In the pulse oximeter 100 of FIG. 1, the digital signal processing obtains a roughly 127 dB signal to noise ratio. The converter 112 provides about a 100 dB signal to noise ratio at 50,000 samples per second. The passband is 10 Hz wide for an oversampling ratio of 500 times. Using 10 dB per decade of oversampling, oversampling adds 27 dB to the signal to noise ratio. This compares favorably with signal to noise ratios in analog signal processing pulse oximeters.
The software modules 500 also include a phase correction module 506. This phase correction module may be used in TDM implementations so as to mathematically adjust readings associated with sequential “on” periods of the separate sources to adjust for the time difference so that, mathematically, the samples are taken at the same time. Similar phase correction functionality may be utilized in connection with non-TDM systems. The phase corrected signals are then processed by summing software 508. As shown, the summing software combines a reading from each light channel with a dark current reading. In this manner, the dark current reading can be subtracted from the signal corresponding to each light channel in order to eliminate effects due to ambient noise and other dark current components. The resulting values are then fed to an oximetry engine 510 which implements conventional algorithms in order to determine an oxygen saturation value and, if desired, a pulse rate for the patient.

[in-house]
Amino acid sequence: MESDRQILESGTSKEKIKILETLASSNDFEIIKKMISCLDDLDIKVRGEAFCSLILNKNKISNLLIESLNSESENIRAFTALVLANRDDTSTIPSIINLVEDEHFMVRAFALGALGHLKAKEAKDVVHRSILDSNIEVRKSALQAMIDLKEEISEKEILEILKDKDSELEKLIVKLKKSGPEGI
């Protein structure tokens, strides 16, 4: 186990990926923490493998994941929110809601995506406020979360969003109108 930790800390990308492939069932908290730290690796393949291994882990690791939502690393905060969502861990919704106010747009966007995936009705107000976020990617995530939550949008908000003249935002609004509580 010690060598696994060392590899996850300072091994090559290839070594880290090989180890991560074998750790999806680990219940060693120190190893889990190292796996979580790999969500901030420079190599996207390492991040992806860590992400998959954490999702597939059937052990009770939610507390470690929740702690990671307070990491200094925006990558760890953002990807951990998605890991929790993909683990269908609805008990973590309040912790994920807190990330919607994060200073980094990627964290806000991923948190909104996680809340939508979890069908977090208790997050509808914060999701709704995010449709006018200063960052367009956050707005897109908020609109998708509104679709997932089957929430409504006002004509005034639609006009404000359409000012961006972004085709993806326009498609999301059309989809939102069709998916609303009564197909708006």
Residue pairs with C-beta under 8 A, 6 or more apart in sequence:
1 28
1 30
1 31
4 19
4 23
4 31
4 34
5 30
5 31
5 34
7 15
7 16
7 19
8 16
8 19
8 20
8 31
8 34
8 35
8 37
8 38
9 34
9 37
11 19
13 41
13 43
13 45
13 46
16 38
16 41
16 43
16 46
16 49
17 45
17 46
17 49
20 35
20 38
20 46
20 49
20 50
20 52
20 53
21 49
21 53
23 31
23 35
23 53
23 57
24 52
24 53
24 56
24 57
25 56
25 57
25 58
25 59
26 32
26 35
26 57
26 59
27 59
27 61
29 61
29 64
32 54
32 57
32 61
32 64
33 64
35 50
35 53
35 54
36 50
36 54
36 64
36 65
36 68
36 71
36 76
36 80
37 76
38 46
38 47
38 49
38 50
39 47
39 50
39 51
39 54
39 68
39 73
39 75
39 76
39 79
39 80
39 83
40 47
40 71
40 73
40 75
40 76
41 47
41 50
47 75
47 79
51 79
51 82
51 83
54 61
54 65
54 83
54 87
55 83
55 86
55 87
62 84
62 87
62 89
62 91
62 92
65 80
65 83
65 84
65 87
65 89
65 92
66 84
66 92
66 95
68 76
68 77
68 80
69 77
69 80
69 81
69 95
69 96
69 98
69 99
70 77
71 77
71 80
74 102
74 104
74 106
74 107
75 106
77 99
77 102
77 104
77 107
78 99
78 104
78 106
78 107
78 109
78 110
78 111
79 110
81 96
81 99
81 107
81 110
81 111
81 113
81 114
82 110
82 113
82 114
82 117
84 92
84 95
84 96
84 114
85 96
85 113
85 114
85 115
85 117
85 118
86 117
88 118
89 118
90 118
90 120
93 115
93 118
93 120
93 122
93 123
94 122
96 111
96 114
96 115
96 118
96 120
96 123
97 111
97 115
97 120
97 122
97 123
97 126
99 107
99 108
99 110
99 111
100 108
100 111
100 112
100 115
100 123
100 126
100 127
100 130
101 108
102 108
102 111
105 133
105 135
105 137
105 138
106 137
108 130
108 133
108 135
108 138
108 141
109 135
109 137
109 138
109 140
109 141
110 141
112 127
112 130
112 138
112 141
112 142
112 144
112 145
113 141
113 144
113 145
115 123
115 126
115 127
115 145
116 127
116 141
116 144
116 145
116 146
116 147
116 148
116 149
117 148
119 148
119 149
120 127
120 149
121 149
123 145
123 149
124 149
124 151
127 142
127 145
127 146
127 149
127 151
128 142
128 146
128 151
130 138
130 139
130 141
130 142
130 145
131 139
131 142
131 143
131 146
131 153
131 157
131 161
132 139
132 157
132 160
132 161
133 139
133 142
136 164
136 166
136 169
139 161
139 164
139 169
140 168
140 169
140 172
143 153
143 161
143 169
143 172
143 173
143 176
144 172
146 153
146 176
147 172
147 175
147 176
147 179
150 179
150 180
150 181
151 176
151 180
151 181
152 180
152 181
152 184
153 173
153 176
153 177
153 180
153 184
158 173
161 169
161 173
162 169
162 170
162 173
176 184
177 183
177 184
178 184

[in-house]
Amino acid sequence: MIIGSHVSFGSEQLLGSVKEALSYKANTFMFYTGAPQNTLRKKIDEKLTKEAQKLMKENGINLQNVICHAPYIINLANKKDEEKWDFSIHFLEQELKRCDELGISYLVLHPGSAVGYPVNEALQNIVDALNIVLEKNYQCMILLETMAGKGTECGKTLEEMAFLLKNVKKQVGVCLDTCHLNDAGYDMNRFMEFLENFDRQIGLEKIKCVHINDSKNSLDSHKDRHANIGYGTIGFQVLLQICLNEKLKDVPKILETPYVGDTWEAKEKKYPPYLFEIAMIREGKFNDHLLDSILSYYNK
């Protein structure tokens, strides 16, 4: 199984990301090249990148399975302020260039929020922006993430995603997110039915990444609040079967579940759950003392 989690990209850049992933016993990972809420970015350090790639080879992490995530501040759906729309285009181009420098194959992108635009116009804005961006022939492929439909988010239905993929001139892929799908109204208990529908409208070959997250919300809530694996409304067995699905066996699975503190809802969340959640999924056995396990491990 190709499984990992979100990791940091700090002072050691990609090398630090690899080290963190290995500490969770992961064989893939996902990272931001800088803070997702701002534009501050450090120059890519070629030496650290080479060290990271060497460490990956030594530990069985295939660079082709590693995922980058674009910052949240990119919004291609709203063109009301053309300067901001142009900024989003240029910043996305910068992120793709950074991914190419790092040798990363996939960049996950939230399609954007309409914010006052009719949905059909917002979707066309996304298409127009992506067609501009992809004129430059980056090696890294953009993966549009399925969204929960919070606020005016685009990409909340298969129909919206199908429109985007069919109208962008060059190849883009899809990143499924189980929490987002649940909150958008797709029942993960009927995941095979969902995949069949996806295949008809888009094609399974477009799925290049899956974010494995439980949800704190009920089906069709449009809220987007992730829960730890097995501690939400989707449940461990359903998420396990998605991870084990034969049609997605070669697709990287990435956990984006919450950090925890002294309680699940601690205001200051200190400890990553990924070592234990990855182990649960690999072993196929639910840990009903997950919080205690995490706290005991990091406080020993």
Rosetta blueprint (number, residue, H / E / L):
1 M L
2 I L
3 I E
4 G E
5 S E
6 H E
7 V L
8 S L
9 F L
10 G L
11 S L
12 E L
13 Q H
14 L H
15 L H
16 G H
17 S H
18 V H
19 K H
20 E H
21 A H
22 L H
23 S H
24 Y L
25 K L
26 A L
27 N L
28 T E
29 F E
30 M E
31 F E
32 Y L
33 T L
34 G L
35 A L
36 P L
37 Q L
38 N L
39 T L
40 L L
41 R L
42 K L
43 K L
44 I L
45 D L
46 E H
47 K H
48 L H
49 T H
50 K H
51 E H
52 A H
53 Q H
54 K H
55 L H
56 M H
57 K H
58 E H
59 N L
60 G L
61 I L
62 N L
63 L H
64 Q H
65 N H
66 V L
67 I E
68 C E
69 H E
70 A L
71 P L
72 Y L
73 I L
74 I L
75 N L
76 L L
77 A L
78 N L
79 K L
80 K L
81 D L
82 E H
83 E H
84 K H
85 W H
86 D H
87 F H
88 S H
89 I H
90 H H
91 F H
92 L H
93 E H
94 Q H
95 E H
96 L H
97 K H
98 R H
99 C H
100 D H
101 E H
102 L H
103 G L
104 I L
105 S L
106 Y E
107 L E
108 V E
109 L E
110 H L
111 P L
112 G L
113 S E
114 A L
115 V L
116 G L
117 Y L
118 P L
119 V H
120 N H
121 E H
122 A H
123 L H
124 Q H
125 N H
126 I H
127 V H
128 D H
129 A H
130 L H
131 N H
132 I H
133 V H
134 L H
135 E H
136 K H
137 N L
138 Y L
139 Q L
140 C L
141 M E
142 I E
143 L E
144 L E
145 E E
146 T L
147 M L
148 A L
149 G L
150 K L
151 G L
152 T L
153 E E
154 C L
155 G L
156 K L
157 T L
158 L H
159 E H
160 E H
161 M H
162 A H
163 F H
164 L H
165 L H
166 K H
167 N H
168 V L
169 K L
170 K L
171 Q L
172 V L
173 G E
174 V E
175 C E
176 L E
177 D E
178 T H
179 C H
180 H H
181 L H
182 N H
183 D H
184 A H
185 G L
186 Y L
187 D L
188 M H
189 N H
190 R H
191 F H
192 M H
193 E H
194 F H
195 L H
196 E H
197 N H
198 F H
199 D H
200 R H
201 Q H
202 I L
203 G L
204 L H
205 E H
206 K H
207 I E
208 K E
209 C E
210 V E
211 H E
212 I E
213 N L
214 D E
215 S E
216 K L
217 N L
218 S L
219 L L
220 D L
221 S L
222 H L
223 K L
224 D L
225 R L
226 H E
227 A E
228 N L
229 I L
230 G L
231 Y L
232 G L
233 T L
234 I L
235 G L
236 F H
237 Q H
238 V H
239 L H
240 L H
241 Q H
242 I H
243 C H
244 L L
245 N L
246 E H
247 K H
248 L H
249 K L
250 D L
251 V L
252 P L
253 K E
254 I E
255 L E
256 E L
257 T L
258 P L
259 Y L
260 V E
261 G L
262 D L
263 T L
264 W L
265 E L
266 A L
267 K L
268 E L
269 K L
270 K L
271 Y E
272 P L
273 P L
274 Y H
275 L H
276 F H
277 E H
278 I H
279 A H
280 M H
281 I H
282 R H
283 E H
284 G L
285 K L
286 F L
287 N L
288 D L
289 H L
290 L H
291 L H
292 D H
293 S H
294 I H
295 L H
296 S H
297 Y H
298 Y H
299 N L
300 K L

Although the present invention has been described in several embodiments, various changes and modifications may be suggested to one skilled in the art. It is intended that the present invention encompass such changes and modifications that fall within the scope of the appended claims.
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|U.S. Classification||600/323, 600/336|
|May 24, 2002||AS||Assignment|
Owner name: DATEX-OHMEDA, INC., COLORADO
Free format text: ASSIGNMENT OF ASSIGNORS INTEREST;ASSIGNORS:NORRIS, MARK A.;HANNA, D. ALAN;REEL/FRAME:012934/0385;SIGNING DATES FROM 20020312 TO 20020313
|Apr 10, 2007||CC||Certificate of correction|
|Jul 10, 2007||FPAY||Fee payment|
Year of fee payment: 4
|Sep 23, 2011||FPAY||Fee payment|
Year of fee payment: 8
|Dec 8, 2015||FPAY||Fee payment|
Year of fee payment: 12